Apple Daily reported on Oct 12th that Chinese students of Hong Kong City University’s Chinese literature department signed up a Cantonese class and demanded the professor to use Mandarin. In the end, not only did the professor give into the demand, he also gives extra tutouring sessions to Chinese students. The act enraged Hong Kong students, leading to verbal wars against Chinese students.
A Hong Kong student told Apple Daily that Chinese students complained in the first lecture, “Professor, we don’t understand Cantonese. Please use Mandarin.” Hong Kong students were in an uproar and rebuked, “it’s clearly stated the course is instructed in Cantonese” and “You guys’ve disrupted the order.” Assistant professor of the department of Chinese, translation and linguistic, Chan Hok-yin, assured at that time that he would continue to use Cantonese. After class, he discussed the instruction language with students by email.
In the second lecture, Chan suddenly switched to instruct in both Cantonese and Mandarin..He translated every Cantonese sentence he said into Mandarin. Also, he gives an extra one-hour Mandarin tutourial session to Chinese students weekly. Hong Kong students were so furious that they raised theirs hands in the class and complained, “I can’t understand Mandarin.” Chinese students then replied with disparaging tone, “Can’t Hong Kong students listen to some Mandarin, can you?” Hong Kong and Chinese students quarrel between each other. Inside the lecture hall with about a hundred students, quarrels broke out everywhere. The chaos lasted for two more lectures. Chan insisted on instructing in both languages.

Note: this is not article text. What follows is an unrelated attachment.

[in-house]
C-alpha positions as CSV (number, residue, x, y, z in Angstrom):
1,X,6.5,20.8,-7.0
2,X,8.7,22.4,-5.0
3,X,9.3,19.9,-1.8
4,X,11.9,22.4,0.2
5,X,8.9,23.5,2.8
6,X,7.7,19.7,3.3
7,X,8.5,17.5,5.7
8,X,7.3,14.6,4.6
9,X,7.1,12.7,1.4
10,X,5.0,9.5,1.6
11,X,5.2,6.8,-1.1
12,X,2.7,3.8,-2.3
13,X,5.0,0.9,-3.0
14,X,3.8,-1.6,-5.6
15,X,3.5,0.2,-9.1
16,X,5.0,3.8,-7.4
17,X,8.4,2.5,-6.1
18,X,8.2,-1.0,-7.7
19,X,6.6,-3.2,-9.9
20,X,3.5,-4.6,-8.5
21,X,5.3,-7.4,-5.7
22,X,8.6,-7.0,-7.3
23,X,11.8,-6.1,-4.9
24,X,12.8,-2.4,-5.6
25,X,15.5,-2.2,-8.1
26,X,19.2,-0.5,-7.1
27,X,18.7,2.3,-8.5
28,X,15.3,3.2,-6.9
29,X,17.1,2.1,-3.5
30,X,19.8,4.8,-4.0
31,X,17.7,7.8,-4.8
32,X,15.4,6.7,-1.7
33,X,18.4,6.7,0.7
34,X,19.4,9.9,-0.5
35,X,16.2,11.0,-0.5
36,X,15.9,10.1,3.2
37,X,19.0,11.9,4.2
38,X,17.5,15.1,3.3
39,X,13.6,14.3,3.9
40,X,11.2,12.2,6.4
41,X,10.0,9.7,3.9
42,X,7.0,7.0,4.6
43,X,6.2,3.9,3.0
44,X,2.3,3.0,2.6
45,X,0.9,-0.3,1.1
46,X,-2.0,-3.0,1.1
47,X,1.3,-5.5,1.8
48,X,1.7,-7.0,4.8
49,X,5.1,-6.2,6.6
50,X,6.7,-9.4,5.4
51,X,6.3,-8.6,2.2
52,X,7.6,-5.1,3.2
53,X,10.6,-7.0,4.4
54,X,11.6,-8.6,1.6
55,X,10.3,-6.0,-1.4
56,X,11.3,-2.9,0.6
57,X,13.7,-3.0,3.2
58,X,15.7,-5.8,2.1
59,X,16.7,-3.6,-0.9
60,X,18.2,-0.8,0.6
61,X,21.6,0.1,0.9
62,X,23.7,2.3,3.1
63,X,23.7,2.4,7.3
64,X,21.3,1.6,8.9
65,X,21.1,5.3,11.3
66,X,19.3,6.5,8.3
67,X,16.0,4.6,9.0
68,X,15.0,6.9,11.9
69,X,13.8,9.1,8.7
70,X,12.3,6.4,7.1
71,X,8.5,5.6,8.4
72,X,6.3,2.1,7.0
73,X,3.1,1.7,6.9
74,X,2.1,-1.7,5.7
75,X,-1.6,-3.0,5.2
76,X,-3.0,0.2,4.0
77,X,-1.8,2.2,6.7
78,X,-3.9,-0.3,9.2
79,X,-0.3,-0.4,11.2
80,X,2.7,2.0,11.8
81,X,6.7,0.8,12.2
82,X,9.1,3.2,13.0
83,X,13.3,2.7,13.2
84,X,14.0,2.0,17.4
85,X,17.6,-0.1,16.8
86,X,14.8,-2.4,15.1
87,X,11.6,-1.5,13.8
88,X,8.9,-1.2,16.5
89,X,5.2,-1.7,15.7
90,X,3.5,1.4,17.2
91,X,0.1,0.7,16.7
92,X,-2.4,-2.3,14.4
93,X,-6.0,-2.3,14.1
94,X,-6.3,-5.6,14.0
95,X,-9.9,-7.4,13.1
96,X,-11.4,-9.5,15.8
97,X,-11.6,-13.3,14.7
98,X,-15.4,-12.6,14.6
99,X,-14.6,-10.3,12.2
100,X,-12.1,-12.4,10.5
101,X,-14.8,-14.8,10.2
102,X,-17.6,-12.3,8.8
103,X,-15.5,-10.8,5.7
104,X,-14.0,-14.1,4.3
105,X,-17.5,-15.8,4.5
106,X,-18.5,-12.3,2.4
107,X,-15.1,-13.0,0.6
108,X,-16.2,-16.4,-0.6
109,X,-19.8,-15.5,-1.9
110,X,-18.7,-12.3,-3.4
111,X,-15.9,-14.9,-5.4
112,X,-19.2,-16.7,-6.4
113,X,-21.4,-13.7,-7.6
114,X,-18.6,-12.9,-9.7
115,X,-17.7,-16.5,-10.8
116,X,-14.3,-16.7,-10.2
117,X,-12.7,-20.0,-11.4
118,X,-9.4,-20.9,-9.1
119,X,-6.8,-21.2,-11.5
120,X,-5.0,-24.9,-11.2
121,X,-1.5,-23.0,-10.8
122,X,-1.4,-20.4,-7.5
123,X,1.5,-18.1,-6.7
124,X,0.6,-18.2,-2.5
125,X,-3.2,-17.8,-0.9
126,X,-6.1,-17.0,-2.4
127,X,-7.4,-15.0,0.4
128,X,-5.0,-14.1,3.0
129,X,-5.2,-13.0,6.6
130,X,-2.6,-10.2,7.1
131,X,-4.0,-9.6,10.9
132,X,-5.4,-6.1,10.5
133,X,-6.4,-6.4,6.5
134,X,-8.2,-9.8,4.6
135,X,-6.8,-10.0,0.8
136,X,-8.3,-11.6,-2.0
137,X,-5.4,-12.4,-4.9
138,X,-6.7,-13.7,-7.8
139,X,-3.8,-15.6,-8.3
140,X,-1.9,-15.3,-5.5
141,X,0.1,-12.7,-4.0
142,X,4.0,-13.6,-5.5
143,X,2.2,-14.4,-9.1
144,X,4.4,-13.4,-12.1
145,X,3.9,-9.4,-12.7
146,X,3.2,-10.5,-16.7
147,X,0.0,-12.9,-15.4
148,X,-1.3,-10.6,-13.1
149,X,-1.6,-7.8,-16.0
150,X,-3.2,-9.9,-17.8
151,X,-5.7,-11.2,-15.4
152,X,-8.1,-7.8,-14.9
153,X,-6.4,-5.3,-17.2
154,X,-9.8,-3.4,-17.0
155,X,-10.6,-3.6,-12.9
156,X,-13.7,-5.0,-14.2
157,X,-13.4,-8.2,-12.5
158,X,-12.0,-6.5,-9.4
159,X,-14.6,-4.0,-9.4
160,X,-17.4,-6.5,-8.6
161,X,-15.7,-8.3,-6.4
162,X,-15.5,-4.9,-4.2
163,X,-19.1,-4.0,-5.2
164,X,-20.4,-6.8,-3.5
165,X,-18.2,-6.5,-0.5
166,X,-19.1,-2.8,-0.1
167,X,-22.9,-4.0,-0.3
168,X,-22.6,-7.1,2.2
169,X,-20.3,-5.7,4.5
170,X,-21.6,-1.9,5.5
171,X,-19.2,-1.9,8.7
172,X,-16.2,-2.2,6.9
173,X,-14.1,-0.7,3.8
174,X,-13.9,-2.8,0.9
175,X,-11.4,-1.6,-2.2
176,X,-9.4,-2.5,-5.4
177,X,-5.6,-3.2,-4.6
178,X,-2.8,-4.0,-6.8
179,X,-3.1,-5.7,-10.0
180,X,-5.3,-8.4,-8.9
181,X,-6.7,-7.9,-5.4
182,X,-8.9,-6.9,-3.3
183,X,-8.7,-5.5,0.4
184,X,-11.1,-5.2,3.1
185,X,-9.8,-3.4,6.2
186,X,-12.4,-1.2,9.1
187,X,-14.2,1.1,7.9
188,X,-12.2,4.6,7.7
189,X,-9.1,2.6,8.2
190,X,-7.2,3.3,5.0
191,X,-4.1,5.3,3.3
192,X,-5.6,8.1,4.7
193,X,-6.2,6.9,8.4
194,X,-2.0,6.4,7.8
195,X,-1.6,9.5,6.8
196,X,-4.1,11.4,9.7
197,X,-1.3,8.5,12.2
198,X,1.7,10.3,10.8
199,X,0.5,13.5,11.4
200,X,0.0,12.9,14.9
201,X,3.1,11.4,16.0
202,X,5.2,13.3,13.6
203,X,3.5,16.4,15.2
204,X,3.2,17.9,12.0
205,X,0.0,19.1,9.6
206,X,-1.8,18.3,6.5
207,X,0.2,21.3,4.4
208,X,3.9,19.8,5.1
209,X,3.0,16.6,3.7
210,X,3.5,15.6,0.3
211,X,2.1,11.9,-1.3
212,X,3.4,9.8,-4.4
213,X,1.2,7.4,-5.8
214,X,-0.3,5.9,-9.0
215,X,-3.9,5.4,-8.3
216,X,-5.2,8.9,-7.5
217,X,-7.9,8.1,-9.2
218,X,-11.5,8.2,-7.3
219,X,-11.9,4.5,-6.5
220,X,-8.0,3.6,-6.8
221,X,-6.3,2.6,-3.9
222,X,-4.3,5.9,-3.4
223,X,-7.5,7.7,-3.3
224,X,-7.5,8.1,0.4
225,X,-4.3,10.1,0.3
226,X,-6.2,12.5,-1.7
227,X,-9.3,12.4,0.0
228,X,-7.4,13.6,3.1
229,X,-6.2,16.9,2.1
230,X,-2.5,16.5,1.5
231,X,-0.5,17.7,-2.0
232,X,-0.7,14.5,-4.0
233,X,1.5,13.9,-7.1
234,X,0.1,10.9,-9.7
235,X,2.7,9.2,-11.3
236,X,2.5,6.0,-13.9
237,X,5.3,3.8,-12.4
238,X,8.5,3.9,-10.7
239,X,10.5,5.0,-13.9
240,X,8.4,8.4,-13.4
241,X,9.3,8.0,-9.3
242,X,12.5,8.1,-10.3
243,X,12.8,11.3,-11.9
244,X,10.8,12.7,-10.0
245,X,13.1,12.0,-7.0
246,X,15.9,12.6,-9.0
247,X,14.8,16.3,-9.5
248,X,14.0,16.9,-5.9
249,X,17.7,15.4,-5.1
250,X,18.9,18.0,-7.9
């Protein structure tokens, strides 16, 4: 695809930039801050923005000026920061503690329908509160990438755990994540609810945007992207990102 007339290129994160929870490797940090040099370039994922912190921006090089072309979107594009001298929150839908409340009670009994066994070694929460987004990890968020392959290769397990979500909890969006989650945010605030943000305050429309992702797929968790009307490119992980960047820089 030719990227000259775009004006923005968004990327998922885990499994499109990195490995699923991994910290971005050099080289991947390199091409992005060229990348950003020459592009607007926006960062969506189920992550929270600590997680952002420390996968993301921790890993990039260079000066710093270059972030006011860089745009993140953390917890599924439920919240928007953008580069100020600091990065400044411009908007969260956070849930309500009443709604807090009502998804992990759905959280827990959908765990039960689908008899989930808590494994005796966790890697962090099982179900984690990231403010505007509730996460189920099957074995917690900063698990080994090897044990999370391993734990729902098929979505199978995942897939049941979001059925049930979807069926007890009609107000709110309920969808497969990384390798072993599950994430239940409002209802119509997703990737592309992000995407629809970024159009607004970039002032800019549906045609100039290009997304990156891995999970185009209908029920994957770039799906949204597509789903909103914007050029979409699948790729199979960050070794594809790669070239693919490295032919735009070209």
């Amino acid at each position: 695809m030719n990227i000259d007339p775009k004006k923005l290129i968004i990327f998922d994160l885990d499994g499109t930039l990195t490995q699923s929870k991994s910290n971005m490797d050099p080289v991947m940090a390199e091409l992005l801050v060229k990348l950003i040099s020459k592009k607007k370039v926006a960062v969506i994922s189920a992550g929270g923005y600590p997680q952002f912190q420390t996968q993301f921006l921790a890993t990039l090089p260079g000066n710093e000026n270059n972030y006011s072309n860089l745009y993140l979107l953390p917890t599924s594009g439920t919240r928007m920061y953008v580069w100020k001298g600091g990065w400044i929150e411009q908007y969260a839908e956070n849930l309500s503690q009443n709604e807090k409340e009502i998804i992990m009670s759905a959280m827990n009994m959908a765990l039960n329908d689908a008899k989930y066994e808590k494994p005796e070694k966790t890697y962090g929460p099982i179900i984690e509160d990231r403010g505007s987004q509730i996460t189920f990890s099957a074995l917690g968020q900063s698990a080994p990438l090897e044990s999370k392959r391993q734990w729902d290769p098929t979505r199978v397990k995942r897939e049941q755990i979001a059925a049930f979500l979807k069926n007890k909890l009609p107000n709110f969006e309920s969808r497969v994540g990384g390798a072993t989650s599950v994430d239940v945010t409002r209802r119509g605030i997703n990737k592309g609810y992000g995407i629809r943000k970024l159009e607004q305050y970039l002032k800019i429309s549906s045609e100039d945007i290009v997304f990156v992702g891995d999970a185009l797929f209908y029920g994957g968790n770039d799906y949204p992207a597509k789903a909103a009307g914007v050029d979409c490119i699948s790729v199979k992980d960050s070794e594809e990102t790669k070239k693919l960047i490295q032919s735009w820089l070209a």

At the end of the forth lecture, acting head of the department, Chan Hon-suen, mediated between Hong Kong and Chinese students right inside the lecture hall. Chinese students seized the opportunity and complained, “We’ve spent so much money on the City University. But you give us such an arrangement!” Hong Kong students were extremely furious and rebuked, “Would you demand professors to instruct in Mandarin in Yale University?” and “You’d expect to hear Cantonese in Hong Kong!” Chan Hon-suen admitted that the arrangement is problematic and promised to review it in future.
Our reporter attended the lecture last week and noticed that every three or four Cantonese sentences Chan said he would then translate them into Mandarin. He even made Cantonese jokes, making Hong Kong students laugh. Then he translated the same jokes into Mandarin. Ever since the mediation, the lecture hall has become calm. However, some Hong Kong students worried that bilingual education would slow down the progress. According to the schedule, the class is one lecture behind.
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